There’s an old saying that nothing sells books like more books. Meaning, the more books you publish, the more books you sell. When people read one of your books, hopefully they go back and read your earlier books.
Here at the Network, it’s our policy to always link a book title to the book’s listing on Indiebound.org, wherever it appears, whether in a blog post, conference webpage, front-page article, or e-mail. (In Book Buzz, we link both to Indiebound and Amazon, because some authors prefer it, and ultimately, we serve at the pleasure of our members….)
IndieBound, an initiative of the American Booksellers Association, is a â€œlocal firstâ€ shopping movement and a network of hundreds of independent bookstores dedicated to making the world better, one independent bookstore at a time. From a book’s product page on Indiebound, readers can see what local bookstore might carry it. If a bookstore isn’t carrying it, that store can certainly order it. Linking to Indiebound feels like the best way for us to support local businesses across a wide geographic area.
Over the past year, many have been linking to Bookshop.org, an “online bookstore with a mission to financially support local, independent bookstores.” Figuring that convenience is the main reason people buy books on Amazon instead of from their local independent bookstore, Bookshop.org creates “an easy, convenient way for you to get your books and support bookstores at the same time.” Readers can purchase books on Bookshop.org, and, through an affiliate program, a percentage of their purchase goes to local indie bookstores.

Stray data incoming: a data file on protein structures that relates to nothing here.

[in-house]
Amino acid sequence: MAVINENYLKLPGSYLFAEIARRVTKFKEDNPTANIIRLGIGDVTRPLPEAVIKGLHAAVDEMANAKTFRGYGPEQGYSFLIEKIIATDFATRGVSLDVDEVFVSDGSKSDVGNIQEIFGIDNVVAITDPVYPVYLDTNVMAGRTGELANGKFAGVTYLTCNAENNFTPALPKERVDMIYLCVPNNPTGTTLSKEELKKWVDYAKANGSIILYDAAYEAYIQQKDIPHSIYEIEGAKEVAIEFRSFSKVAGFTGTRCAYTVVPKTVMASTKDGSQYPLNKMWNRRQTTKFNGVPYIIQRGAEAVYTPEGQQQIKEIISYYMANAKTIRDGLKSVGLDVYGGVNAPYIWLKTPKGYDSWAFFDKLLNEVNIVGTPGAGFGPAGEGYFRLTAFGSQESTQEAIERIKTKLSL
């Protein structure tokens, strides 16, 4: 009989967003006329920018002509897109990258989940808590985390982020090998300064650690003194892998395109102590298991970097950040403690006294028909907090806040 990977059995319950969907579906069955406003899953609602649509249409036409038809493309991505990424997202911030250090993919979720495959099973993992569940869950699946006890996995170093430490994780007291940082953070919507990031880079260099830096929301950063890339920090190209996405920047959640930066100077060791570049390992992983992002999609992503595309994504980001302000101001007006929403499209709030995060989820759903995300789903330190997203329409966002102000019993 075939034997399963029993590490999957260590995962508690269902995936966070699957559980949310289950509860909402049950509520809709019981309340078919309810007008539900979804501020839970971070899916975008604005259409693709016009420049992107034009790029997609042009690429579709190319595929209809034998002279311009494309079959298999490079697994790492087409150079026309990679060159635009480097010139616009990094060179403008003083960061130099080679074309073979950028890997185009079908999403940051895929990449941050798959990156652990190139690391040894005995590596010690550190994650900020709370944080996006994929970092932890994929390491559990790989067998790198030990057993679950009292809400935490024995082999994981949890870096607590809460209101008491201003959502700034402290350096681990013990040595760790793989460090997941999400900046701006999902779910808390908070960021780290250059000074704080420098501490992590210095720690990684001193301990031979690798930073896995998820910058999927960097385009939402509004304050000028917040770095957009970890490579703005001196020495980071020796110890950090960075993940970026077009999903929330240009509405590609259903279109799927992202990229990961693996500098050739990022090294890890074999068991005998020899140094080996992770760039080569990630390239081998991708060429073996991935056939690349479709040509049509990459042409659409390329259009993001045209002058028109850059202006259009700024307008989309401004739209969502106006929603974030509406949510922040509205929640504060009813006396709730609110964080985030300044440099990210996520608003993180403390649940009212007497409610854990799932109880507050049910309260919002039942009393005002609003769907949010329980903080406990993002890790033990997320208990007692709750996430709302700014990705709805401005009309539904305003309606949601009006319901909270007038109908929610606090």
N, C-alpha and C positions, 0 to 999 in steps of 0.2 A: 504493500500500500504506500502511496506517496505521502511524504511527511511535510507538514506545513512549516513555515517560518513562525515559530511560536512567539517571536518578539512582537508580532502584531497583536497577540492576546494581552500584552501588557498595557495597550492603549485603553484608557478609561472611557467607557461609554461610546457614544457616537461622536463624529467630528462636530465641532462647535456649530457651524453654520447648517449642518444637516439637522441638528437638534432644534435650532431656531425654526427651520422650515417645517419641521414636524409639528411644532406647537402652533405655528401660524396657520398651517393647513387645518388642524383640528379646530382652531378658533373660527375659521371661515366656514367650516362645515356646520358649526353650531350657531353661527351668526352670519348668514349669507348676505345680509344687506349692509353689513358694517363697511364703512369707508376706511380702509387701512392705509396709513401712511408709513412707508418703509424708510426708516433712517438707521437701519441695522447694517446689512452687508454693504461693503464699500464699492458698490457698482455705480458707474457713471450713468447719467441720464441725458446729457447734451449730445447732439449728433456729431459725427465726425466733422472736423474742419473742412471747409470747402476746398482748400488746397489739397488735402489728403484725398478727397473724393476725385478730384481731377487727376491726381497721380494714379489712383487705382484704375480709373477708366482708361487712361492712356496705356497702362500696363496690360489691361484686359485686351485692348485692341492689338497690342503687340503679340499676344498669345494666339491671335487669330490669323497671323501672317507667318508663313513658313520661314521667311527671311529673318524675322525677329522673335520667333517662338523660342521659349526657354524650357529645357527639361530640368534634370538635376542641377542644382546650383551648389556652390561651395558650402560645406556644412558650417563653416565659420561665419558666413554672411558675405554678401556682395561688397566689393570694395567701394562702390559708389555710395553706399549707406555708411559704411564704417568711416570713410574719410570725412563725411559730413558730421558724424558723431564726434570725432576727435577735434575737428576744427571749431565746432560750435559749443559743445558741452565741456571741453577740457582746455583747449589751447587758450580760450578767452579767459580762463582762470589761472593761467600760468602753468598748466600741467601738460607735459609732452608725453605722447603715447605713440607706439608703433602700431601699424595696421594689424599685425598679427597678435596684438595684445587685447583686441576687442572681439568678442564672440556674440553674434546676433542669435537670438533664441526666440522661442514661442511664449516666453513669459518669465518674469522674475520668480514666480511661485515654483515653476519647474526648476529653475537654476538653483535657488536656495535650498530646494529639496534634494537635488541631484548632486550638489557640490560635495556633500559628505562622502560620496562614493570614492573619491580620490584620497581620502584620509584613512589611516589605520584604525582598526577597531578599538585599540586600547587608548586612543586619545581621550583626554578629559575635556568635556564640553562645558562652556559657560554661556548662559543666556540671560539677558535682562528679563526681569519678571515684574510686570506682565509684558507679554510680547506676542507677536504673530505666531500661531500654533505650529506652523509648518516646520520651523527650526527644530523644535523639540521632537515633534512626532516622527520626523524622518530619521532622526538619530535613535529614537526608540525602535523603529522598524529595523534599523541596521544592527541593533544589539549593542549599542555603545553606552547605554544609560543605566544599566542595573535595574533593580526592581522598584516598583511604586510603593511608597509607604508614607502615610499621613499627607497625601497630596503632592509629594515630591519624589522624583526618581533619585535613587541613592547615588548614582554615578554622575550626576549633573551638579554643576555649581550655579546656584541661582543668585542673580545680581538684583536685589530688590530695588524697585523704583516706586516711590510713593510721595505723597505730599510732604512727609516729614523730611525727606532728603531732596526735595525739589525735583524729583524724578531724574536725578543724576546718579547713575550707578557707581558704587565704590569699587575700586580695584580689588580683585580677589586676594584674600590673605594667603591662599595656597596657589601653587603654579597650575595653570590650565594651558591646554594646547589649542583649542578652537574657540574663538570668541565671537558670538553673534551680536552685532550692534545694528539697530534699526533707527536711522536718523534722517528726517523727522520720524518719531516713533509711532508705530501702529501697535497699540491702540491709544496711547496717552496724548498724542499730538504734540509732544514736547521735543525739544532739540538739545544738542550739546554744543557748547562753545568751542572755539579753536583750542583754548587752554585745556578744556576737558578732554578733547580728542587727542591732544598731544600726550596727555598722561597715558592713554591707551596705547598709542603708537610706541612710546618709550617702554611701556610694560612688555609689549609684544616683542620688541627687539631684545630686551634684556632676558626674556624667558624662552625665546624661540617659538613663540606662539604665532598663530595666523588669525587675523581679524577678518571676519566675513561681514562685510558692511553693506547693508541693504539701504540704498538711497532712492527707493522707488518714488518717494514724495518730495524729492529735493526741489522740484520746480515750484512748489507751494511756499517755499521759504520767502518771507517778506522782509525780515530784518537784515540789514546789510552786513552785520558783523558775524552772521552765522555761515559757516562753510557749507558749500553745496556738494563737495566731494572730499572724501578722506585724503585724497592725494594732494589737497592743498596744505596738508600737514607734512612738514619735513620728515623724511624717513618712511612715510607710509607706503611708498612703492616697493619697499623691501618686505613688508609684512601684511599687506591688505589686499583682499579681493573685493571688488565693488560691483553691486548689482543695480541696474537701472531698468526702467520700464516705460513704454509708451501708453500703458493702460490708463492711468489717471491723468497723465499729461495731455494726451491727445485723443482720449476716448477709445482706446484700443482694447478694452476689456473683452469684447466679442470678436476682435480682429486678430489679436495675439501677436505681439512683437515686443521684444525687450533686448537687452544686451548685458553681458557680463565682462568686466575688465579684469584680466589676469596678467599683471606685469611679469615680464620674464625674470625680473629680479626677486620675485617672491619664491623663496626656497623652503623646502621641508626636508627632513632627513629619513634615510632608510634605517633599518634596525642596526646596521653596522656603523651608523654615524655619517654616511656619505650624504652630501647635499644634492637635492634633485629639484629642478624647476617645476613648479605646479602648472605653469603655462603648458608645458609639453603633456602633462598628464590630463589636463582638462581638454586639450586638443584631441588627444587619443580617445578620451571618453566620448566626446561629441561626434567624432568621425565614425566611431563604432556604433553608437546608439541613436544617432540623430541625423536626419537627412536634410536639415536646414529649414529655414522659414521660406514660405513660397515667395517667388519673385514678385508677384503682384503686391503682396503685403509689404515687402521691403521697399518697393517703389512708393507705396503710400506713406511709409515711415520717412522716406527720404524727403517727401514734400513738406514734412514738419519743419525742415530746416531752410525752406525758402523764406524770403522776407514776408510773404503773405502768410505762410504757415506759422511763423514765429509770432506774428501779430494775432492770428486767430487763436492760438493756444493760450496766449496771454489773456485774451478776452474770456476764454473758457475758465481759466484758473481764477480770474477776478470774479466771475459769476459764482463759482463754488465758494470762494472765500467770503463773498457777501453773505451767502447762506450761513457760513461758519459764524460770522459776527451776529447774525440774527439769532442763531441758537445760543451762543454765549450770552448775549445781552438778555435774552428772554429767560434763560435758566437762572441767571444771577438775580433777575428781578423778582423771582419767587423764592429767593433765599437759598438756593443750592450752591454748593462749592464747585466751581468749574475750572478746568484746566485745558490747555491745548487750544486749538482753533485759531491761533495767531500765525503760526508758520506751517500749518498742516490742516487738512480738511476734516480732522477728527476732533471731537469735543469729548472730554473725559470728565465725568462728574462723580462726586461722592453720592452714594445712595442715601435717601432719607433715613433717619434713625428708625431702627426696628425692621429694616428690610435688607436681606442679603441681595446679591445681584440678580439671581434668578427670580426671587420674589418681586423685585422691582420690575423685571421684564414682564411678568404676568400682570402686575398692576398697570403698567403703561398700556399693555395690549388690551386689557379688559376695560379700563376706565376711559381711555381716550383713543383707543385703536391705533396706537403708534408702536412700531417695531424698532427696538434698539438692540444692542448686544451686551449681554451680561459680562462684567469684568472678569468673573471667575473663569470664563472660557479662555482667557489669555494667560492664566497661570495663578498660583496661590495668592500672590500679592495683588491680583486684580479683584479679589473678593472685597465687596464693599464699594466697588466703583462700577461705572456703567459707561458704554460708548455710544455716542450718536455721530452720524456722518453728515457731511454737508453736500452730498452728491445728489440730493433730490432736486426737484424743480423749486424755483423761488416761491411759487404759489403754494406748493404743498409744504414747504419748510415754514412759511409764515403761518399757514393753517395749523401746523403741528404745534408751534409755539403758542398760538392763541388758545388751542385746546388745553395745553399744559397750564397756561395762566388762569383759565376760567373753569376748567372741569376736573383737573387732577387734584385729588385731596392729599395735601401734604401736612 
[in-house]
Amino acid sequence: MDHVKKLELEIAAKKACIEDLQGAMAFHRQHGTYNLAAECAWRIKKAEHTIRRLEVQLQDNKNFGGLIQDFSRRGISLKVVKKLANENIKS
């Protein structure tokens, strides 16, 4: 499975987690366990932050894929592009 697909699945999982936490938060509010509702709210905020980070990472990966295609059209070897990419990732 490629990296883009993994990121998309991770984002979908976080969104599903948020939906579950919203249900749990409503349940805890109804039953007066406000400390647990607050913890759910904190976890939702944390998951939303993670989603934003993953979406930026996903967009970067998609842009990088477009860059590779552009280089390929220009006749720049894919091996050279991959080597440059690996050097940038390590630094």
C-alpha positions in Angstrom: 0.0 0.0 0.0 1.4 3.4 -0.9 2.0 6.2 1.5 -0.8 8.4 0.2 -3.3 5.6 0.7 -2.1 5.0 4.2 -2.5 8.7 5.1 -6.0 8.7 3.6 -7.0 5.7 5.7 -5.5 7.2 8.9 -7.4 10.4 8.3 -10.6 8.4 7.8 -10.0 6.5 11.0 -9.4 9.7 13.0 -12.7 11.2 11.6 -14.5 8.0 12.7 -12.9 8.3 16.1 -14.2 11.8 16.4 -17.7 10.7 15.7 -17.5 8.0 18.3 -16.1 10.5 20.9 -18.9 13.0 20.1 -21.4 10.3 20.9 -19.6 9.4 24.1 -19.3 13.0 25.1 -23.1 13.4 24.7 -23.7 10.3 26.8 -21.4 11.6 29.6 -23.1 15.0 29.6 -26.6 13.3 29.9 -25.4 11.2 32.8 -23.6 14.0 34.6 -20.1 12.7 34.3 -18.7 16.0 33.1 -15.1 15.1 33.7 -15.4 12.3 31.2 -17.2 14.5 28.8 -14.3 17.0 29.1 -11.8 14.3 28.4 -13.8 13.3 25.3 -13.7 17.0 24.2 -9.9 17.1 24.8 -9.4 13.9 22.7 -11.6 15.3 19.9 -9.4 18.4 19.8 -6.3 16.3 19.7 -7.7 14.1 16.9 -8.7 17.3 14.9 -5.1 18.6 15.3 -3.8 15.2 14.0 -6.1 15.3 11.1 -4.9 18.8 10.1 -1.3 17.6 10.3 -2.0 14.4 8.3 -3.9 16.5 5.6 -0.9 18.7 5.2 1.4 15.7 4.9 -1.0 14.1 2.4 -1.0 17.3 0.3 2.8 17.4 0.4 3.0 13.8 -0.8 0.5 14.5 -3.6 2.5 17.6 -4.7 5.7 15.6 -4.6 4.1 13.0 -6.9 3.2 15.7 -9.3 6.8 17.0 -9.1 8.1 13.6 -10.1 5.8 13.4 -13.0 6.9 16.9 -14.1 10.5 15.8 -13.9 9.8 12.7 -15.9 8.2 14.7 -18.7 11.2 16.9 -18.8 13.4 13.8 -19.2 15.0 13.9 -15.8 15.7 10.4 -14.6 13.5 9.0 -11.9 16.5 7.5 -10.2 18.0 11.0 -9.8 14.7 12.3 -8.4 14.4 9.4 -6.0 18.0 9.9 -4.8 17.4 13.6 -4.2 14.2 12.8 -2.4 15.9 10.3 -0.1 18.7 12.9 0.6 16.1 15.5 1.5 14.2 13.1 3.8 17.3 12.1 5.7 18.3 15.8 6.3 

As authors, it behooves us to make sure all our backlist titles are available on Indiebound.org, as well as Bookshop.org, if possible. After all, nothing sells more books like, say it with us, “more books.”
To see if Indiebound is listing one of your books, just search for the title on Indiebound.org. Note: the search function is not very forgiving (although it’s improving), so we suggest searching by title. If that pulls up too many results, you can try searching by author name, but be aware that if you write under Aida Rhodabook, but search for Aida G. Rhodabook, your name might not come up.
If your book isn’t listed, here’s how to add it.
First, read this. Then go here. From here, you can edit details for a book that is already listed or add your book to Indiebound using a very simple form. You will need your book’s dimensions and shipping weight which, and we hate to say this but, if you don’t have handy, also are listed on your book’s page on Amazon, so you can just copy and paste. (Amazon won’t mind. We promise.)
It may take a couple days, but assuming everything is done correctly, your book will eventually appear, and you can start linking to your book’s page on Indiebound instead of Amazon.
Now, both Indiebound and Bookshop automatically list books distributed through Ingram. However, Indiebound doesn’t necessarily list all backlist titles, for whatever reason (likely low sales). And Indiebound will list books that aren’t distributed through Ingram, but you may have to add them yourself (see above).
Bookshop, however, only lists books that are distributed through Ingram, which isn’t a big deal for many authors, but for those authors who publish using Kindle Direct Publishing, there doesn’t appear to be a way, yet, to have their books listed on Bookshop.org, even if they sign on to Amazon’s Expanded Distribution System (which they should!). This is most likely because Amazon is A) the main competitor for indie bookstores and distributing books published by your competitor feels icky and B) Amazon gives booksellers less favorable sales terms than Ingram.
Support those indies folks: both as readers, and as authors. Nothing sells books like more books, and as authors, we want our books listed everywhere they possibly can be….